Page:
Scientists are still grumbling about the Wisconsin Alumni Research Foundation’s grip on stem cell patents–a hold strengthened by rulings this and last month affirming WARF’s patents on primate and human embryonic stem (ES) cells. But there is a widespread feeling that challenges to WARF’s patents and continuing public pressure have had a desirable effect. "I think [WARF has] been moving toward what I would consider to be a more reasonable policy" with regard to giving scientists access to the cells, says bioethicist LeRoy Walters of Georgetown University in Washington, D.C.
WARF, affiliated with the University of Wisconsin, Madison, holds three patents arising from work done in the 1990s by Wisconsin researcher James Thomson. On 25 February, the U.S. Patent and Trademark Office (PTO) upheld a 2006 patent that describes a method for cultivating pluripotent cells. Then on 10 March, it upheld patents, granted in 1998 and 2001, on nonhuman primate and human ES cells, which apply to all such cells regardless of how they are derived.
Two citizens’ groups first challenged WARF’s patents in October 2006, claiming that the method for deriving the cells was "obvious" and could have been successfully applied by anyone equipped with the necessary resources. Last April, PTO agreed to reexamine them (Science, 13 April 2007, p. 182). In its final decision, PTO rejected the challengers’ arguments, saying that "[I]n view of the unpredictability" associated with both the isolation and long-term sustainability of primate ES cells, "the present claims are not obvious. …"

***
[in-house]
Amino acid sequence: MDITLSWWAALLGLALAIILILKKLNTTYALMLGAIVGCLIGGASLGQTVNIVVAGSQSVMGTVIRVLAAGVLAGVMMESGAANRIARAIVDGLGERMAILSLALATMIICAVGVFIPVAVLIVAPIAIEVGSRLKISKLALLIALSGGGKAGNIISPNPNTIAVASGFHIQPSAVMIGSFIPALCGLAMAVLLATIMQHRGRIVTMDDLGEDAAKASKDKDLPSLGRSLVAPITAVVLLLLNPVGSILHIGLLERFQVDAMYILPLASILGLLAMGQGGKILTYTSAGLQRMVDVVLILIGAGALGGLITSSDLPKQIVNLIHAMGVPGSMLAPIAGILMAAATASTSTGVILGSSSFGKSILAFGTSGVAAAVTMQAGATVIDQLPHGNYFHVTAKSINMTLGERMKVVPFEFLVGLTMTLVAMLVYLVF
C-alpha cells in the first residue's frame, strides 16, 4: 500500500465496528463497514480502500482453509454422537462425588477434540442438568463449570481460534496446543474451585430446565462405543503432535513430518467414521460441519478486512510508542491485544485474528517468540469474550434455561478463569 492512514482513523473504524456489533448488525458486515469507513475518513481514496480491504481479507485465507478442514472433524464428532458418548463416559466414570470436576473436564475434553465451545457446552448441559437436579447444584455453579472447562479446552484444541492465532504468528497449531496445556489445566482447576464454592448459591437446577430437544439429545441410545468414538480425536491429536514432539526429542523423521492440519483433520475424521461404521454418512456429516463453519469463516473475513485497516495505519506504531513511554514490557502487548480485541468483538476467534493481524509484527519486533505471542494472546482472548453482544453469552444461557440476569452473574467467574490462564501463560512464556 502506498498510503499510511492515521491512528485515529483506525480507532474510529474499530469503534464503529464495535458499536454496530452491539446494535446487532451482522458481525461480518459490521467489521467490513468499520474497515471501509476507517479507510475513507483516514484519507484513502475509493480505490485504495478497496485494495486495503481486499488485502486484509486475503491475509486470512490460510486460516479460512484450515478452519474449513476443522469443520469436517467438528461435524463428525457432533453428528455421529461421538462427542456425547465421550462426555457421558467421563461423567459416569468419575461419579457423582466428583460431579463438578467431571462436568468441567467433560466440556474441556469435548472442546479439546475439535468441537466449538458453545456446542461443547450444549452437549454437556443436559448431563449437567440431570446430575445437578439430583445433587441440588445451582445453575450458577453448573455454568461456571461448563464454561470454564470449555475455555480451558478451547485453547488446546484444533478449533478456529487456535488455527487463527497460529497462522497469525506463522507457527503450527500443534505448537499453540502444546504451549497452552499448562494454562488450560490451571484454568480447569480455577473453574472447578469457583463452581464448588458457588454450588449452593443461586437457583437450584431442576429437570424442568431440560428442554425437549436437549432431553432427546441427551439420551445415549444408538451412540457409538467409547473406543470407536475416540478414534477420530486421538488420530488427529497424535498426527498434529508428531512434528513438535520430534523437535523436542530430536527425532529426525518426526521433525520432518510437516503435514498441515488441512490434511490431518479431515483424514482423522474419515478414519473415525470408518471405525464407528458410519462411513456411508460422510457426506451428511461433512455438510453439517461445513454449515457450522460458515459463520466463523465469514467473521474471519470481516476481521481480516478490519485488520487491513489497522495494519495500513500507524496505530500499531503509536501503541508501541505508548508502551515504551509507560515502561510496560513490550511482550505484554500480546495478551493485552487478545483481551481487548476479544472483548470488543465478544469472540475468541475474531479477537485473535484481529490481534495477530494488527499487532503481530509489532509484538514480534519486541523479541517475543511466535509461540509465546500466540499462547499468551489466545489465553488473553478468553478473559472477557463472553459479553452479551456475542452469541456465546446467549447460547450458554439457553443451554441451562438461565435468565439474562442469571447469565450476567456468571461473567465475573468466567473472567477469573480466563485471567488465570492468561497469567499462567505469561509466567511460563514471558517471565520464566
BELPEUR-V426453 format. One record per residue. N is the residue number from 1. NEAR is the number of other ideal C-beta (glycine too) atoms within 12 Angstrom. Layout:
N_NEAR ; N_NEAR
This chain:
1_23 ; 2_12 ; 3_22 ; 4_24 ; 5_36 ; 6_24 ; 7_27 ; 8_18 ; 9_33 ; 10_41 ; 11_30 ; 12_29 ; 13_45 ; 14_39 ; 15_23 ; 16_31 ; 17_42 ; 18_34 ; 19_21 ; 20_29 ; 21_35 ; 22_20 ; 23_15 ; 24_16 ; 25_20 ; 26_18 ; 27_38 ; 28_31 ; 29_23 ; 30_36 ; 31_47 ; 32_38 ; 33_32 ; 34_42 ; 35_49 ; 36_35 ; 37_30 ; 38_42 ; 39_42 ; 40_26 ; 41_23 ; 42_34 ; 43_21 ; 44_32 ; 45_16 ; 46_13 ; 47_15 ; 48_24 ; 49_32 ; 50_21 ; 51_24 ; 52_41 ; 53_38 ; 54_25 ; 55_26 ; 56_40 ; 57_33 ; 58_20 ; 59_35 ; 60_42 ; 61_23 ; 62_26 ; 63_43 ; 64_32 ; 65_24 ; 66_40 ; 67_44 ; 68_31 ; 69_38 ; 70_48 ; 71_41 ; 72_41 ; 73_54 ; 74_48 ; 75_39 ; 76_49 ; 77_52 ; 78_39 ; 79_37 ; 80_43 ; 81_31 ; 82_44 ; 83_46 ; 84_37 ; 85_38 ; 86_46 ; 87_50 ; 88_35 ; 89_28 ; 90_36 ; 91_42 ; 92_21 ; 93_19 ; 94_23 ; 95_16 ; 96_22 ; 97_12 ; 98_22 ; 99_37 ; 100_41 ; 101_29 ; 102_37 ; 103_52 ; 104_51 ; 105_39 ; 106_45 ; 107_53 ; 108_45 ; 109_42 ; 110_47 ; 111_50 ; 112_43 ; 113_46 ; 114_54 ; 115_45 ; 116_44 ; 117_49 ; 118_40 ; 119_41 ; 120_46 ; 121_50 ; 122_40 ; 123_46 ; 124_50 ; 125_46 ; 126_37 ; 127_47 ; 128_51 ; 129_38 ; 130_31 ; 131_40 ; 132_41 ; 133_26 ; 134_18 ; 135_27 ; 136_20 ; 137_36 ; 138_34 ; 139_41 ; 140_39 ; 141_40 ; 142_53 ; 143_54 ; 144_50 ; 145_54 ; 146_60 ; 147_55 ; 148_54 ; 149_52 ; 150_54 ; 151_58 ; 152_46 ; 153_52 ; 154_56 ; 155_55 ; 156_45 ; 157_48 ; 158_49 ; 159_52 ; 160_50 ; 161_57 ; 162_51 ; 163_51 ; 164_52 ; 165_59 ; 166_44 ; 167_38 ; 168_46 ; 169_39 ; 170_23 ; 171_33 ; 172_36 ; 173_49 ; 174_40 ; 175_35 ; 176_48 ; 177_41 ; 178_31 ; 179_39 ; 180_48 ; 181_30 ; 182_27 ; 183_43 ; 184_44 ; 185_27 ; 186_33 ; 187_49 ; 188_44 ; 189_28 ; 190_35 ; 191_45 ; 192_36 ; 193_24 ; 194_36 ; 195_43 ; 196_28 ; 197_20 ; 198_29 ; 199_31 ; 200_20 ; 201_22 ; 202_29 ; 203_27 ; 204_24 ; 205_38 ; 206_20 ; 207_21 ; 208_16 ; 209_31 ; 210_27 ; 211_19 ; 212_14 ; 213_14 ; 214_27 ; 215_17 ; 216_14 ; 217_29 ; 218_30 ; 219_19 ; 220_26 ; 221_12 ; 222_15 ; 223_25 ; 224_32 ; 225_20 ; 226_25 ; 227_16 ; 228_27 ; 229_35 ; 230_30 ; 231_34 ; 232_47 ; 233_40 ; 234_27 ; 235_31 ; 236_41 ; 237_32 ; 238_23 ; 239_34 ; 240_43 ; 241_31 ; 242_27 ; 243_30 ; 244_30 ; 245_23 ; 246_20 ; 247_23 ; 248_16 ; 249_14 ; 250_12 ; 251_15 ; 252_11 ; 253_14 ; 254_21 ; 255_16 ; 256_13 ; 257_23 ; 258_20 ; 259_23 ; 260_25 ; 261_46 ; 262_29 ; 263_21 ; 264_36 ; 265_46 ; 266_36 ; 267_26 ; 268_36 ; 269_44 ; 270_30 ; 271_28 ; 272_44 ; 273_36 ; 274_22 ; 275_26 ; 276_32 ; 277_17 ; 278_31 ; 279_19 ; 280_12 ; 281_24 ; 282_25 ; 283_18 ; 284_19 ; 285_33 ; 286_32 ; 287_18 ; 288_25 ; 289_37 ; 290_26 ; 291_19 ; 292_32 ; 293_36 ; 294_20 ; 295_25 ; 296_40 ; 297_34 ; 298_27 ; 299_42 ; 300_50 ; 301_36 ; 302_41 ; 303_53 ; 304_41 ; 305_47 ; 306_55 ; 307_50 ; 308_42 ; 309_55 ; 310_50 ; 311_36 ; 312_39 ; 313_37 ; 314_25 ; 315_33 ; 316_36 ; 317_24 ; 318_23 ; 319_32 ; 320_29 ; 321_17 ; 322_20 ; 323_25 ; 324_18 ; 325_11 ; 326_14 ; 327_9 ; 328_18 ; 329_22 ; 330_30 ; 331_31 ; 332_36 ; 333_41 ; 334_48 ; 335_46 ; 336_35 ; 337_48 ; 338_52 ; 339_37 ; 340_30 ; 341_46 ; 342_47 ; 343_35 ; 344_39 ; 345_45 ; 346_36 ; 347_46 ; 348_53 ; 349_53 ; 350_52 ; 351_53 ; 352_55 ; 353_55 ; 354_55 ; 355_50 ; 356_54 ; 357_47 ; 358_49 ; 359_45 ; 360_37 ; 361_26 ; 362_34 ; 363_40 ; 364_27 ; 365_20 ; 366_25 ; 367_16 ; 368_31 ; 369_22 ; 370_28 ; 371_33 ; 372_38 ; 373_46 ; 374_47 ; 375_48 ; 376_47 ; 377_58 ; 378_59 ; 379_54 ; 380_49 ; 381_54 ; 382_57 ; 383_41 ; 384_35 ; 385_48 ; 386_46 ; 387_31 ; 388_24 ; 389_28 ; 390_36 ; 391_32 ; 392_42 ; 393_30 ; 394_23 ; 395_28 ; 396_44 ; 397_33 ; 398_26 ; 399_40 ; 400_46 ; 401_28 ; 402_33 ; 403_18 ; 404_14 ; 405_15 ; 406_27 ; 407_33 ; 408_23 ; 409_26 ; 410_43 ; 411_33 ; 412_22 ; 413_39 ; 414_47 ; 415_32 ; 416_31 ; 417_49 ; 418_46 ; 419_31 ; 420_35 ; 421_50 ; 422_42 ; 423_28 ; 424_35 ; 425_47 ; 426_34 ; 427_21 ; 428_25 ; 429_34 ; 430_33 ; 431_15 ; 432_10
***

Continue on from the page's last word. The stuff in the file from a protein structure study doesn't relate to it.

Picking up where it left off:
WARF Managing Director Carl Gulbrandsen, who had predicted a "tough fight," proclaimed WARF to be "heartened that … the patent office reached the correct conclusion."
During the course of the patent examination, WARF eased up on proprietary claims: It no longer demands licensing fees from companies that do university-based research with its cells; and it narrowed its claims to apply only to ES cells derived from fertilized embryos and not pluripotent cells from other sources, such as clones or the newly developed induced pluripotent stem (iPS) cells. These actions mean that despite the PTO ruling, "we think we’ve already won a major victory with these patent challenges," says John Simpson of the Foundation for Taxpayer and Consumer Rights in Santa Monica, California, the "requestor" in the dispute.
Nonetheless, the groups plan to appeal the decision on the one patent that can be appealed under PTO rules. "Frankly, I don’t trust them to behave well unless we keep up the pressure," says stem cell researcher Jeanne Loring of the Scripps Research Institute in San Diego, California, who supports the patent challenge.
Harvard University stem cell researcher Chad Cowan agrees with others that the case has "caused WARF to finally wake up to the fact that they needed to be a lot more engaging with academic scientists." But Cowan still thinks the patents are a drag on the field. The recent early successes with iPS cells, which can be grown without the use of eggs or embryos (Science, 1 February, p. 560), will only intensify the interest in ES research, he says. ES cells are still needed to validate iPS cells, and even if iPS cells prove viable substitutes for ES cells in research, some scientists believe they will never be suitable for cell therapy.
Alan Trounson, president of the California Institute for Regenerative Medicine in San Francisco, says his biggest concern is down the road, because "the patents could delay developments" of therapies with ES cells. He says it would be bad for everyone if a biotech company got a monopoly on certain therapies.
Meanwhile, as iPS patent applications flood into PTO, future patent issues will no doubt become even more complicated.